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Cape Fear-Atlantic Voyage

The "Cape Fear-Atlantic Voyage" is for groups that want the most "at sea" experience coupled with a lot of fishing action. This excursion is also a good trip for sighting dolphins and discovering marine life caught in a shrimp net. The exhilaration and freedom of being on the ocean is something the students will always remember. Many of your students will catch the first fish they have ever caught during this excursion!

We fish 3 miles offshore over sunken ships that provide a rich habitat for numerous species of fish. Everybody gets to fish! We provide all that is needed for fishing, including rods, tackle, and bait. The vast majority of the students catch fish on most trips. This includes students who have never fished before! It is a great thrill for the students to catch their very first fish. Likely catch includes sea bass, tom-tates, porgies, hog fish, blow fish, and lizard fish. In the early spring the catch also includes small sharks and bluefish. Taking students fishing is a great way to spark their interest in the natural sciences.

The fish that are caught will be studied to yield insights into their adaptations and behavior. Discussion will also include the role of shipwrecks and other reefs as habitats for marine life. Even the bait is interesting to study. The squid we put on the hooks is an important part of marine food webs, is an ancient form of marine life, and has a fascinating anatomy.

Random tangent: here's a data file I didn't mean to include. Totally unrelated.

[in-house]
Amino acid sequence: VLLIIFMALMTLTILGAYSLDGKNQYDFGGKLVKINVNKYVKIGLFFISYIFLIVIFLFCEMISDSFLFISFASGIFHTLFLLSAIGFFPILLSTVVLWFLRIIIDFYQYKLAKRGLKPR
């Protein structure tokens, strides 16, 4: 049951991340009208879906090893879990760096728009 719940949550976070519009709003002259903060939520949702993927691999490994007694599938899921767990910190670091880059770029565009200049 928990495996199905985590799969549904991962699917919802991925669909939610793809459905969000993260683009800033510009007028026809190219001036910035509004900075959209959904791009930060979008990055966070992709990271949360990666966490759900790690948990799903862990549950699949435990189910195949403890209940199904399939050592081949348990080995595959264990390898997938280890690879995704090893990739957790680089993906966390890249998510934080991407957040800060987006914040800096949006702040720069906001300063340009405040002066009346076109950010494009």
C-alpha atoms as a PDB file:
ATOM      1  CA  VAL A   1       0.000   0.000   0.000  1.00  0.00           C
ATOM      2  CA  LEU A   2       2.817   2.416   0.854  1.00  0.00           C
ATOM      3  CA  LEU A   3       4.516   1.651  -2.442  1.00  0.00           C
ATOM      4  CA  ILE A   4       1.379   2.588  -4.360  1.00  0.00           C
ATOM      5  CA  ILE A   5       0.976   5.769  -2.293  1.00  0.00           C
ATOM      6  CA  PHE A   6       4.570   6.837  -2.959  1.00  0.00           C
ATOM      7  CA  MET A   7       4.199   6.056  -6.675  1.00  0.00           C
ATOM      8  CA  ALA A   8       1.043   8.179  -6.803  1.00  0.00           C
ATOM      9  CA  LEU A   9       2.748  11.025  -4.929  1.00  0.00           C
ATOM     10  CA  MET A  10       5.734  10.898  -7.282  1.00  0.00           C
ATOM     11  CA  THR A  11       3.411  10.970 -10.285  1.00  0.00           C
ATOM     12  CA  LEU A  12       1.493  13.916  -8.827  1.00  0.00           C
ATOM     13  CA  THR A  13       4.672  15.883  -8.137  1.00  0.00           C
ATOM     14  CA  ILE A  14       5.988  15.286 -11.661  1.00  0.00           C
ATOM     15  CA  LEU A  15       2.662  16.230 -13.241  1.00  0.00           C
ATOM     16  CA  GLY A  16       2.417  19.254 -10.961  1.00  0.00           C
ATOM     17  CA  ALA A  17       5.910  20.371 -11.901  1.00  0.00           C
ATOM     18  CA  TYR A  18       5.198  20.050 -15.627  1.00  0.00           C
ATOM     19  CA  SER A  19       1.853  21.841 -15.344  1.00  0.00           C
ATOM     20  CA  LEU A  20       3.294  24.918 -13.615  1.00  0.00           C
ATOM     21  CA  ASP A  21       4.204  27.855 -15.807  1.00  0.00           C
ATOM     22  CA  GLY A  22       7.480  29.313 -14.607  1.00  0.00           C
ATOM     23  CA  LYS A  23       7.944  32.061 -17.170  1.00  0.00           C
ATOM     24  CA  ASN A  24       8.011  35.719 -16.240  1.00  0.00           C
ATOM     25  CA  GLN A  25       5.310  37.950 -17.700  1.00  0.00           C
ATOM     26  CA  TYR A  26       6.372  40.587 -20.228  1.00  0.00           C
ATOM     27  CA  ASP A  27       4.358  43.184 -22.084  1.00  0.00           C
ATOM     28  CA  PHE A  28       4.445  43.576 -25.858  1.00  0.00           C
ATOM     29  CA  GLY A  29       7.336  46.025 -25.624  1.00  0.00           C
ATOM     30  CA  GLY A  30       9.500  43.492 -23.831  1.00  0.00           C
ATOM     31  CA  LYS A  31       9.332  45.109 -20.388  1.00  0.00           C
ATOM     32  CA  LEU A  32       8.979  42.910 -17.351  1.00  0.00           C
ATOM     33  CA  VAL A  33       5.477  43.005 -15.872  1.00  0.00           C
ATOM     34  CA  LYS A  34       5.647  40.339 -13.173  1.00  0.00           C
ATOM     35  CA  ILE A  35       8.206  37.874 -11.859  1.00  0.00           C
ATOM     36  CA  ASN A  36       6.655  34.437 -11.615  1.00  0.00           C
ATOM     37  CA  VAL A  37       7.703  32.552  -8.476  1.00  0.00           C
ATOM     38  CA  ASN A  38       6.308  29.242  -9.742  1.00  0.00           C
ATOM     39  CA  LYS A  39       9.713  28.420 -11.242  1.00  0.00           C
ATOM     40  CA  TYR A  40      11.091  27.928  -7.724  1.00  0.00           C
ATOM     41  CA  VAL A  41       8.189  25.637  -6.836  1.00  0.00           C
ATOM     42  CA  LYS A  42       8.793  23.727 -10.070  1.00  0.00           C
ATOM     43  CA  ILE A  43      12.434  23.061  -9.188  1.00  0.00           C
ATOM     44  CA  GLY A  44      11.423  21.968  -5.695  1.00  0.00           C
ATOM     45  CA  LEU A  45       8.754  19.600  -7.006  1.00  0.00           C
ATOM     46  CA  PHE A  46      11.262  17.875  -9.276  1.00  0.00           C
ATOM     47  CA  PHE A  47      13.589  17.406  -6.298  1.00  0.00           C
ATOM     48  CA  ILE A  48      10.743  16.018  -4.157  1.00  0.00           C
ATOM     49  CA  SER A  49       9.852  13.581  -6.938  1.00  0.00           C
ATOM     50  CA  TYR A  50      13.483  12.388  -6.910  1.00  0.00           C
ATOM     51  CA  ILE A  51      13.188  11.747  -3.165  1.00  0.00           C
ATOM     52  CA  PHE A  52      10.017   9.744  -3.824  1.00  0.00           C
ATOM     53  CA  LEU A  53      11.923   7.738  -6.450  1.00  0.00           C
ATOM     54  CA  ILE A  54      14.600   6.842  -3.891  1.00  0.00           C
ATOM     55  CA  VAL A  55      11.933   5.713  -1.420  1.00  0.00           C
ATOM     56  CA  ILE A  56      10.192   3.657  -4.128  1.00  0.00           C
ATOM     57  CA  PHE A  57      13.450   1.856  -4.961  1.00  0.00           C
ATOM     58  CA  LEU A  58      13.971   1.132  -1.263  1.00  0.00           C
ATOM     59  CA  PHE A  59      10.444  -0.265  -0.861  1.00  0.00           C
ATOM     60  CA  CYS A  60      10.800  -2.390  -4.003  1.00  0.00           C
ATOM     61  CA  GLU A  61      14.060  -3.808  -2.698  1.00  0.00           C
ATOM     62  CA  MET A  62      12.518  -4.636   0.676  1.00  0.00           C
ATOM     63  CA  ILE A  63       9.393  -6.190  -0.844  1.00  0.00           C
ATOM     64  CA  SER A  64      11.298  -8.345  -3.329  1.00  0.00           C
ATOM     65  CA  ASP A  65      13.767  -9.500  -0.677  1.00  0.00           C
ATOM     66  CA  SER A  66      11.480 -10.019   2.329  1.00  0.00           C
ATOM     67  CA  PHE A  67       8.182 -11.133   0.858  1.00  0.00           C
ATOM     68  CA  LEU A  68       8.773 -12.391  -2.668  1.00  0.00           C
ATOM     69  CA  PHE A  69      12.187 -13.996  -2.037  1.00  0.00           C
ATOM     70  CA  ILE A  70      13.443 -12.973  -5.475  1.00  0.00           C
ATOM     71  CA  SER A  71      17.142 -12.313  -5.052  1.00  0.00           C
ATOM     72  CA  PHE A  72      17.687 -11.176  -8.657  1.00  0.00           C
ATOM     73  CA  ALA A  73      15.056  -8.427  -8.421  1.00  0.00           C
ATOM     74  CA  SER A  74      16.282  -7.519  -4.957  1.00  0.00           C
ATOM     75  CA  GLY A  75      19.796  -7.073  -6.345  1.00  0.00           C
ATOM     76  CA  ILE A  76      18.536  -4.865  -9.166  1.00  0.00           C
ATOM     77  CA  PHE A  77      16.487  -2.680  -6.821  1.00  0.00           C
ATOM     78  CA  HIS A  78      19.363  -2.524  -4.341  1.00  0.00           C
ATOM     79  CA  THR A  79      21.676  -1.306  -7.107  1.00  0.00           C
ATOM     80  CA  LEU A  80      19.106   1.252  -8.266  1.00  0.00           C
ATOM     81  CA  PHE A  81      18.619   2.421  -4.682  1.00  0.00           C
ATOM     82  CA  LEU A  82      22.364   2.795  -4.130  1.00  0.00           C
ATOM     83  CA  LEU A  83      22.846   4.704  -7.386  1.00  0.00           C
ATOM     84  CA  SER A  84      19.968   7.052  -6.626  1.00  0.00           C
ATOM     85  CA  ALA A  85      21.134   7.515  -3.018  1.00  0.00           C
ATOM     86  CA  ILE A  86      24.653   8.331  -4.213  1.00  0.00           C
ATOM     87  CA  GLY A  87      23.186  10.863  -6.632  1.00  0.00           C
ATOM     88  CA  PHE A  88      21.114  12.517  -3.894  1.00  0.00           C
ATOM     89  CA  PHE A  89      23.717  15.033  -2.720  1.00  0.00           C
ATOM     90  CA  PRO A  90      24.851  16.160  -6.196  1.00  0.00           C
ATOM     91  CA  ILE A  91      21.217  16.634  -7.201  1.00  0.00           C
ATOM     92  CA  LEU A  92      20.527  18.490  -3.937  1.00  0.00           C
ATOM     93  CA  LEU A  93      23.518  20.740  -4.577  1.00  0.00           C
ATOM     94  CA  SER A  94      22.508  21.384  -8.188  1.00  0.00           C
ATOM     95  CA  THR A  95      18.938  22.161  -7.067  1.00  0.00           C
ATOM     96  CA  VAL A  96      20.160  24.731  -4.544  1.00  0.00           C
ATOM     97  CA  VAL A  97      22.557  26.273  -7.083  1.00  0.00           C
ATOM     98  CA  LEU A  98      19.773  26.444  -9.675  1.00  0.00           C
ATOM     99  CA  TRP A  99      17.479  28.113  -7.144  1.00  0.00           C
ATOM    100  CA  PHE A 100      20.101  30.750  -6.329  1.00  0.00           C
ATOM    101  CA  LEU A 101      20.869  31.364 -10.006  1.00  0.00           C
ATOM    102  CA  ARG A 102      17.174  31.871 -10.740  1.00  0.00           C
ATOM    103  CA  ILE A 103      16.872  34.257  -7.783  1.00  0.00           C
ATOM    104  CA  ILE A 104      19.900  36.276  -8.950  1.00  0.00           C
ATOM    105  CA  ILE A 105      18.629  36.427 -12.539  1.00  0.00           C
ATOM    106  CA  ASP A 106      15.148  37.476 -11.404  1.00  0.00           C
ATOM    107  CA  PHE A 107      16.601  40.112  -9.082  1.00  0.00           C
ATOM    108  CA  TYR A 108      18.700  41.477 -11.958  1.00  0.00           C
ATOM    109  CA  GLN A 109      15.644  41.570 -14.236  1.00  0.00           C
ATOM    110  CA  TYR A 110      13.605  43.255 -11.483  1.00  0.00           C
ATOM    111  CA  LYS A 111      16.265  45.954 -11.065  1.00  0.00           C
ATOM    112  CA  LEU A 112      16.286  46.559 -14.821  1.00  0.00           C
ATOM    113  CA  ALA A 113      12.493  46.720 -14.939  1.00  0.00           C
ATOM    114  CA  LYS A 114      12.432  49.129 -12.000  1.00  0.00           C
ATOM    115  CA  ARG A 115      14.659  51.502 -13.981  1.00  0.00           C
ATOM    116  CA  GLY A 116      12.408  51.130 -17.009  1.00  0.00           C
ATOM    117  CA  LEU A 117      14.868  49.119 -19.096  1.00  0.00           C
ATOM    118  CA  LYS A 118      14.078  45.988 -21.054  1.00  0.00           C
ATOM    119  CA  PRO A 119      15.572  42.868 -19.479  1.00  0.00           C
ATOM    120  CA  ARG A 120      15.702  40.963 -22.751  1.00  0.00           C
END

We also pull a shrimp net in order to collect a vast array of fish and invertebrates. The students learn about the marine life that is collected which often includes numerous species of fish, crabs, echinoderms, and sea anemones. Our instructors lead all activities and add insights to the students' discoveries. Bottlenose dolphin are often sighted during this trip. Other possible observations can include sea turtles, jellyfish, and sharks lurking around the boat as we fish.


photo by Mike Williamson


About the waters we travel through. Our course takes us through Carolina Beach yacht basin, the Intracoastal Waterway, the peaceful waters of Myrtle Grove Sound, and the vast Atlantic Ocean. The cruise starts out in Myrtle Grove Sound where snowy egrets are often seen stalking fish in the tidal flats. As we enter the Intercoastal Waterway, students will likely see barges, tugs, and sailboats that use this water highway.

Motion sickness: since we are traveling on the ocean, motion sickness is sometimes an issue with some participants during this program. If the ocean is too rough we can adapt the program so that we can usually do all the activities on the flat waters of the sound.